[THS] Interview with Wade Davis: Human Nature and Altered States
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ths at psalience.org
Tue Mar 22 10:35:22 CET 2011
Interview with Wade Davis: Part I altered states
Anthropologist and explorer Wade Davis recently gave a talk at Medellíns fantastic
science museum Parque Explorer and myself and science journalist Ana María
Jaramillo managed to grab some of his time to discuss altered states of consciousness
and cultural diversity.
If youre not familiar with Davis work, his TED talk on Cultures at the far edge of the
world is a great place to start.
It was a particular pleasure to talk to Davis in Medellín, because he has had a long
connection with the city, previously holding a post at the Botanic Garden, and has
extensive experience of Colombia.
His book, One River, discusses his time in Colombia as a student of the legendary
botanist and explorer Richard Evans Schultes who was the first to scientifically
describe numerous psychoactive plants and substances including the famous
psychedelic of the Amazon peoples yagé or ayuhuasca.
Our interview is in two parts, and this first part will cover how mind-altering
substances integrate with culture and Davis own experience with psychedelics.
Tomorrow, well discuss diversity of human cultures across the world.
Ana María: Id like to know how cultural context transforms the effect of a mind-
altering substance. For example, is there a difference in experience between
someone who takes yagé in a traditional context and someone who takes it outside
the ritual, for recreation.
I think it makes a profound difference. Just speaking of psychotropic plants and
preparations, everybody who has seriously studied them has always looked at whats
called set and setting. The set is the mental set that you bring to the experience
and the setting is the physical ambience in which you experience the explosion of
consciousness. Part of the set is your own cultural predispositions to the experience
I remember noticing this very much so in Haiti when I studied voodoo. It was just
astonishing to witness voodoo acolytes in a state of trance, possessed by the spirit as
they saw themselves, handling burning embers with impunity. And when I say that
Im not indulging in some kind of New Age mysticism, I just saw people walking
around with burning coals in their mouths, and I can assure you that I would have
burnt my tongue terribly whatever the circumstance.
People often ask me, when you were studying voodoo did you become possessed?
But the idea was ridiculous to me. If you listened to what I was saying about it, or
anyone else was saying about the really unique richness of the cultural experience,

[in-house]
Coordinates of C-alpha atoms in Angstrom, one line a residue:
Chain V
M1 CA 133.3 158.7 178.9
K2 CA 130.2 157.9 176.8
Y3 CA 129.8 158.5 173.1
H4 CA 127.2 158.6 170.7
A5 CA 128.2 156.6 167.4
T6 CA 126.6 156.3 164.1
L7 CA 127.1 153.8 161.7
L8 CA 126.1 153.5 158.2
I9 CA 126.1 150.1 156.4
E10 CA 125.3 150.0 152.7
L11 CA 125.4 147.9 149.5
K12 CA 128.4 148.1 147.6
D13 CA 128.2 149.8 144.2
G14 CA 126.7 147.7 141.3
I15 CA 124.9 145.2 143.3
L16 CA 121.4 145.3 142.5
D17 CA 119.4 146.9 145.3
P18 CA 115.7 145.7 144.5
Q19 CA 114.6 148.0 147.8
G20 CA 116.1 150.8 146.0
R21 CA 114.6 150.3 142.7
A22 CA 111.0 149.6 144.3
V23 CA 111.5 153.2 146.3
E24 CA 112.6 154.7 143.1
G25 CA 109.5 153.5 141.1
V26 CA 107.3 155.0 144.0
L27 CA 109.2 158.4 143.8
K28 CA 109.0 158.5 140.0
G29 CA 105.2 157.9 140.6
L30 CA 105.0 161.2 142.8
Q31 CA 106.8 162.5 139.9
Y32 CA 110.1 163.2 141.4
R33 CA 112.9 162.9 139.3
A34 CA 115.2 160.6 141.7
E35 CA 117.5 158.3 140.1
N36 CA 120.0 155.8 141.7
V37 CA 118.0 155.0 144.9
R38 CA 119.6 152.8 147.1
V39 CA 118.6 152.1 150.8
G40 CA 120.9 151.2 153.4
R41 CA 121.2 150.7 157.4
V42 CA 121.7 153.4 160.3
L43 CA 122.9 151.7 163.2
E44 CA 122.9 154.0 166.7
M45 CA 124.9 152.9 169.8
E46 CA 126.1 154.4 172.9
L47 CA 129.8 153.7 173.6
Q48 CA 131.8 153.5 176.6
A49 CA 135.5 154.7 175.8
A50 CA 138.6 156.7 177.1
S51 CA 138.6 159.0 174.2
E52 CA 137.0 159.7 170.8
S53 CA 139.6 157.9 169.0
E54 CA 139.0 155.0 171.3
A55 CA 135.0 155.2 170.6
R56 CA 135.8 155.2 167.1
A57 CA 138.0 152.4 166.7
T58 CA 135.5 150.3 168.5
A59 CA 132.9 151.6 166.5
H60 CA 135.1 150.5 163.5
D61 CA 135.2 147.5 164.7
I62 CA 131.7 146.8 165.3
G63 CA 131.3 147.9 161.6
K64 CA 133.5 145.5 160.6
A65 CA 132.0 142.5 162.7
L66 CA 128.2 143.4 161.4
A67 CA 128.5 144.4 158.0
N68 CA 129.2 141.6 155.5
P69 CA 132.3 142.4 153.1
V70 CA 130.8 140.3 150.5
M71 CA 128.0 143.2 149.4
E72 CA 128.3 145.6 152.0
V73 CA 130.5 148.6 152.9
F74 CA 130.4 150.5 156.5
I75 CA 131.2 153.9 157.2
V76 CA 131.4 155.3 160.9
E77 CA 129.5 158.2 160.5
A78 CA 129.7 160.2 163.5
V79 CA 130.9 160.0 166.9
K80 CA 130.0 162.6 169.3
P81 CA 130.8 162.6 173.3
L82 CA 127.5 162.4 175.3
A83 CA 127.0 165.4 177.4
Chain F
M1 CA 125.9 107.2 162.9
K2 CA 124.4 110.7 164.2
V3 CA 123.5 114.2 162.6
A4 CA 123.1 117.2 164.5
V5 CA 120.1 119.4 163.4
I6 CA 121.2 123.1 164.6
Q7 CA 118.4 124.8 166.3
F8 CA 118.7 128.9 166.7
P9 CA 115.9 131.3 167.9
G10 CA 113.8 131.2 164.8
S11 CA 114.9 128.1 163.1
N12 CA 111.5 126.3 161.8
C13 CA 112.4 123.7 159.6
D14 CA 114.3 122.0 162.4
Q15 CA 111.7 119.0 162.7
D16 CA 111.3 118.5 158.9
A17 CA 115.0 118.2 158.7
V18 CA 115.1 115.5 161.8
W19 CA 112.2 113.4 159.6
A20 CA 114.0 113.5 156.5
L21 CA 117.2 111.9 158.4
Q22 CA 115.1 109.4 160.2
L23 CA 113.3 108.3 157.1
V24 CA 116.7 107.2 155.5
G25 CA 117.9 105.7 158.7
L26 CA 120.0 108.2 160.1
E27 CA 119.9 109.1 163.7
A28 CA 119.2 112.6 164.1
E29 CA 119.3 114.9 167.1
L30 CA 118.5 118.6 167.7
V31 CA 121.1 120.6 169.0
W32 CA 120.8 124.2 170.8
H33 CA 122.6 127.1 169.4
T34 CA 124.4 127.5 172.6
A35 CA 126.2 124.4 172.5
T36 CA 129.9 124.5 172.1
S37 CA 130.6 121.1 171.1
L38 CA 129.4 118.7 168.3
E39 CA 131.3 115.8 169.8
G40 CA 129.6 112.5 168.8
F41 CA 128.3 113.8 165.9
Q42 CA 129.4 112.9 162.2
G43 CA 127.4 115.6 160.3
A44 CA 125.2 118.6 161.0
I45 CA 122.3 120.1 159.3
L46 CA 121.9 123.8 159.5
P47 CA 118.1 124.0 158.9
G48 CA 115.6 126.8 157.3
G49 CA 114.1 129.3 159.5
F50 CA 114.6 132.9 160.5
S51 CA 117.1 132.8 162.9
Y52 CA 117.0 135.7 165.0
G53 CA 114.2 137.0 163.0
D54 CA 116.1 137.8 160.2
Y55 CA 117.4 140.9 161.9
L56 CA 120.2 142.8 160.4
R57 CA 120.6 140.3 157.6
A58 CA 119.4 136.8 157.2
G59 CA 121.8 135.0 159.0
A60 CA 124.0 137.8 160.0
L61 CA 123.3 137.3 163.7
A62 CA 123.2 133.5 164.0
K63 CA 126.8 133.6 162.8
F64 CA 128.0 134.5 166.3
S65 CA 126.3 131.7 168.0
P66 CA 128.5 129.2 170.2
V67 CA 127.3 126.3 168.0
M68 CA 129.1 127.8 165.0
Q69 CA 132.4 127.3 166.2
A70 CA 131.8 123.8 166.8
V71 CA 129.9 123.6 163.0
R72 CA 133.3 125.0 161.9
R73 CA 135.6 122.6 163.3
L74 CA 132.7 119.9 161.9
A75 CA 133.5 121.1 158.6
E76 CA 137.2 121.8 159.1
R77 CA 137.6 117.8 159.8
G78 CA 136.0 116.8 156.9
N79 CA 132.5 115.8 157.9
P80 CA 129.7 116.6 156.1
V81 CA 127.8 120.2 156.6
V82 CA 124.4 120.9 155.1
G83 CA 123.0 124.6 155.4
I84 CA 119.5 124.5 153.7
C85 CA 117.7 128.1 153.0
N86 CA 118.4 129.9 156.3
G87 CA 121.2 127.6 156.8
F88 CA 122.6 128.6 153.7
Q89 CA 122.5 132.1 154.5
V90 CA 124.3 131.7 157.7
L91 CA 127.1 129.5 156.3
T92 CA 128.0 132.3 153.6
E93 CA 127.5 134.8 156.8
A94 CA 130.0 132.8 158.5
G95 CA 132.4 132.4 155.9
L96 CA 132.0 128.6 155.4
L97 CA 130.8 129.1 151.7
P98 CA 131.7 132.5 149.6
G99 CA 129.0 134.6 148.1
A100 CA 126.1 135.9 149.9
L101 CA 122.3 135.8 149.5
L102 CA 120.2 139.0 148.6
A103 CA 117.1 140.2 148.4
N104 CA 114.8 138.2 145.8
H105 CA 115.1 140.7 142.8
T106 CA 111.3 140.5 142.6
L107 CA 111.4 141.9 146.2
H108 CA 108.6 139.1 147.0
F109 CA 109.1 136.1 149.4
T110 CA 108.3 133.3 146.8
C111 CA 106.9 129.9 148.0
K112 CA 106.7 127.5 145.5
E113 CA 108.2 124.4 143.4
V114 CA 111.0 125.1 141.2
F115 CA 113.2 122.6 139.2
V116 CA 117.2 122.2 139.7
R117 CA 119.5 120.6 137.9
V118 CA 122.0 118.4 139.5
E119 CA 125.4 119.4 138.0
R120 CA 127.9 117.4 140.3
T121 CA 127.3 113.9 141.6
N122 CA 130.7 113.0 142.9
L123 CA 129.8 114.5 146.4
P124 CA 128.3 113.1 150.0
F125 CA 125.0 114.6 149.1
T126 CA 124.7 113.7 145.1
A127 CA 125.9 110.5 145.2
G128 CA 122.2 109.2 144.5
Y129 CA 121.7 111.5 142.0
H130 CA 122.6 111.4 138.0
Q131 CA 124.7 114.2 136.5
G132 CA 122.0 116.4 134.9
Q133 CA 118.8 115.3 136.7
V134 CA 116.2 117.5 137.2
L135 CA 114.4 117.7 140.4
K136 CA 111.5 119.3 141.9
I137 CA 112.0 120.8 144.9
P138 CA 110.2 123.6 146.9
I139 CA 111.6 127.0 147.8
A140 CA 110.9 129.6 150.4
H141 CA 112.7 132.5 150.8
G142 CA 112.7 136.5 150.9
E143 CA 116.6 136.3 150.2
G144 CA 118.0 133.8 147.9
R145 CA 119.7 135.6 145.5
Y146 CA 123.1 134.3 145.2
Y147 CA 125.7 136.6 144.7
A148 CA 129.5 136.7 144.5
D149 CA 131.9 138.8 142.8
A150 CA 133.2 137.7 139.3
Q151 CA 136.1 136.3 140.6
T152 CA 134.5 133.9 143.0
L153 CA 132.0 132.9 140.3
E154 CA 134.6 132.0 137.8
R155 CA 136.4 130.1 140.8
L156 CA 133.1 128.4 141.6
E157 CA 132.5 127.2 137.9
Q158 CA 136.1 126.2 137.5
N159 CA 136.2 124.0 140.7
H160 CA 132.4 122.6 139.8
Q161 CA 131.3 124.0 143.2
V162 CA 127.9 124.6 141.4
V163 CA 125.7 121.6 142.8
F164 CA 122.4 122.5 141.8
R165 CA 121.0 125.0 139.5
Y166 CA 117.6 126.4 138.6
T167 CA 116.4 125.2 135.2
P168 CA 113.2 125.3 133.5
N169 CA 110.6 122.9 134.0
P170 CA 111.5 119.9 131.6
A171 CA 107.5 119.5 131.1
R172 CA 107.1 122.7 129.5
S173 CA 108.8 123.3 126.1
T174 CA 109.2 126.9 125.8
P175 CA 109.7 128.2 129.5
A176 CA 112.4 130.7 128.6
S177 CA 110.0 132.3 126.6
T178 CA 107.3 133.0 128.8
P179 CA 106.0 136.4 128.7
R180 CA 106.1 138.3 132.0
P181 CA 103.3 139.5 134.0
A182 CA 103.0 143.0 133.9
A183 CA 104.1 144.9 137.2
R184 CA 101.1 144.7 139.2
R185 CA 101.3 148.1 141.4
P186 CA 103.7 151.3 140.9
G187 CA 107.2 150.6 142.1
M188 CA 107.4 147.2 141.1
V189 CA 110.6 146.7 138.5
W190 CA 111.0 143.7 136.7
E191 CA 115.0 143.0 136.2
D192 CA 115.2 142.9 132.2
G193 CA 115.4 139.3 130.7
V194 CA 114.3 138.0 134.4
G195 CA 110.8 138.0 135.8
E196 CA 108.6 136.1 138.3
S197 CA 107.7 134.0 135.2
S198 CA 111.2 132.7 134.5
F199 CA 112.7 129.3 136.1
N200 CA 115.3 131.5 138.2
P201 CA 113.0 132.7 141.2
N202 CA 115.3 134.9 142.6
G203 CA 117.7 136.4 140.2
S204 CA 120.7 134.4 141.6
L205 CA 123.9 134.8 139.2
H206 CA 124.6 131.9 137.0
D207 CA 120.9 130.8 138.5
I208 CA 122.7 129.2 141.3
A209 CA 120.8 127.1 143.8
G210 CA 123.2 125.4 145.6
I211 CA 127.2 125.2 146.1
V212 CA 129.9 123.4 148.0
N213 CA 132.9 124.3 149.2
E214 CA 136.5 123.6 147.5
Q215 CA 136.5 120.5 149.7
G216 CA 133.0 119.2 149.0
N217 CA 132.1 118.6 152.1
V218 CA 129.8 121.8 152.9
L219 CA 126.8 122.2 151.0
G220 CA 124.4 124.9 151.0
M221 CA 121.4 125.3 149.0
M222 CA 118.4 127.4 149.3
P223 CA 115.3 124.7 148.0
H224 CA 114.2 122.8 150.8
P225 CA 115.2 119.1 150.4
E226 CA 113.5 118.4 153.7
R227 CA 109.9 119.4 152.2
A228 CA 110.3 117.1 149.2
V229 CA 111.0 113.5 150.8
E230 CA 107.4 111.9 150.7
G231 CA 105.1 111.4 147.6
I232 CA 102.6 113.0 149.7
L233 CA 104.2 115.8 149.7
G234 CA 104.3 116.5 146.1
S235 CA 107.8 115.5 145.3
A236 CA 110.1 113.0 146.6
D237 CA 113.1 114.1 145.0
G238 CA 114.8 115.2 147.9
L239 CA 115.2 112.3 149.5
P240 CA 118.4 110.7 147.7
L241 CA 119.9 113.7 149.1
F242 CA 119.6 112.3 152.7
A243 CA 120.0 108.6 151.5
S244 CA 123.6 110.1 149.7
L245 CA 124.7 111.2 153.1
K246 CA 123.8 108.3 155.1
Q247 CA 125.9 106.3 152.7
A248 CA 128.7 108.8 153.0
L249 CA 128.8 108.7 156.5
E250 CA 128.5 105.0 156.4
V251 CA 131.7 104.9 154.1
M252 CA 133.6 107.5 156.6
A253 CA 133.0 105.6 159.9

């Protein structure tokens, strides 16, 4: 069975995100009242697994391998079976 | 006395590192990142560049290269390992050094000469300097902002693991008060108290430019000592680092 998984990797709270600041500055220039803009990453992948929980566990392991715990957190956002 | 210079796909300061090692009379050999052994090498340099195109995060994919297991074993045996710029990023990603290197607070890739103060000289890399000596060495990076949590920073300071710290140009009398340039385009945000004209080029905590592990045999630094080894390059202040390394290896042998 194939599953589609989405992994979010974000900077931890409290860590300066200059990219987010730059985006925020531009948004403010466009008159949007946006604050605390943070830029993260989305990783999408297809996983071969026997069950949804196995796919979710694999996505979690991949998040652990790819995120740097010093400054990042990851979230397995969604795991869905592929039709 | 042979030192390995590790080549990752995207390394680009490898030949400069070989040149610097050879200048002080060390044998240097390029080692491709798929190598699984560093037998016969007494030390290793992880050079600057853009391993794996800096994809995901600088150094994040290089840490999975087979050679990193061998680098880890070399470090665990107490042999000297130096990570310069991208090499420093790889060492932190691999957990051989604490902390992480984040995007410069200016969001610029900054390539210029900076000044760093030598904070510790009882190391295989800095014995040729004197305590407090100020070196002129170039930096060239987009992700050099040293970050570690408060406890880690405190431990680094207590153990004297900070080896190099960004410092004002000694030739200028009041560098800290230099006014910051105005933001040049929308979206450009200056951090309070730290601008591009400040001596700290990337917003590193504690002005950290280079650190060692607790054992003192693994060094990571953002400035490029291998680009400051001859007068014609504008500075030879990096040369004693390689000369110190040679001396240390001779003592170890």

its just not something you can just try on like a cloak. You cant just go down to Haiti,
put down your money, or put down your soul, and suddenly become a voodooist.
It just has to be something in the very fibre of your being when growing up.
Similarly, I think that the set and the setting in which indigenous people in the
Amazon experience these substances is probably very unique and its also not
uniform in any one culture. I remember once when I was with the Cofán and we had
taken yagé in a very traditional context and afterwards I turned to the people I had
been up all night with and said I dont know about you guys but that stuff scares
the hell out of me and they said scares us too!
So I think the experiences are idiosyncratic but also culturally specific, thats my
sense of it. But I dont pretend to be any kind of authority. Its mainly just based on
my own experience, other people might disagree.
Its interesting how these things change though. I find it fascinating that there is this
ayahuasca phenomenon, its literally sweeping Europe and sweeping the United
States. I meet young people who take ayahuasca and they speak so positively about
the experience whereas I remember the whole point of ayahuasca was facing down
the jaguar, being ripped away from the tit of jaguar woman. That was sort of what
its point was.
I think our reaction to these substances can change over time too, almost as age
cohorts move though. Im someone whos very happy to say that not only did I used
psychedelics and enjoyed them but that they changed my life. I dont think I would
speak the way I speak, write the way I write, synthesise information the way I do,
understand those notions of cultural relativism as reflexively as I do, if I hadnt taken
I often think its interesting that if we look at the social changes of the last 30 years
everything from new attitudes towards the environment, new sense of the holistic
integration of the Earth, women going from the kitchen to the board room, people of
colour from the woodshed to the Whitehouse, gay people from the closet to the alter,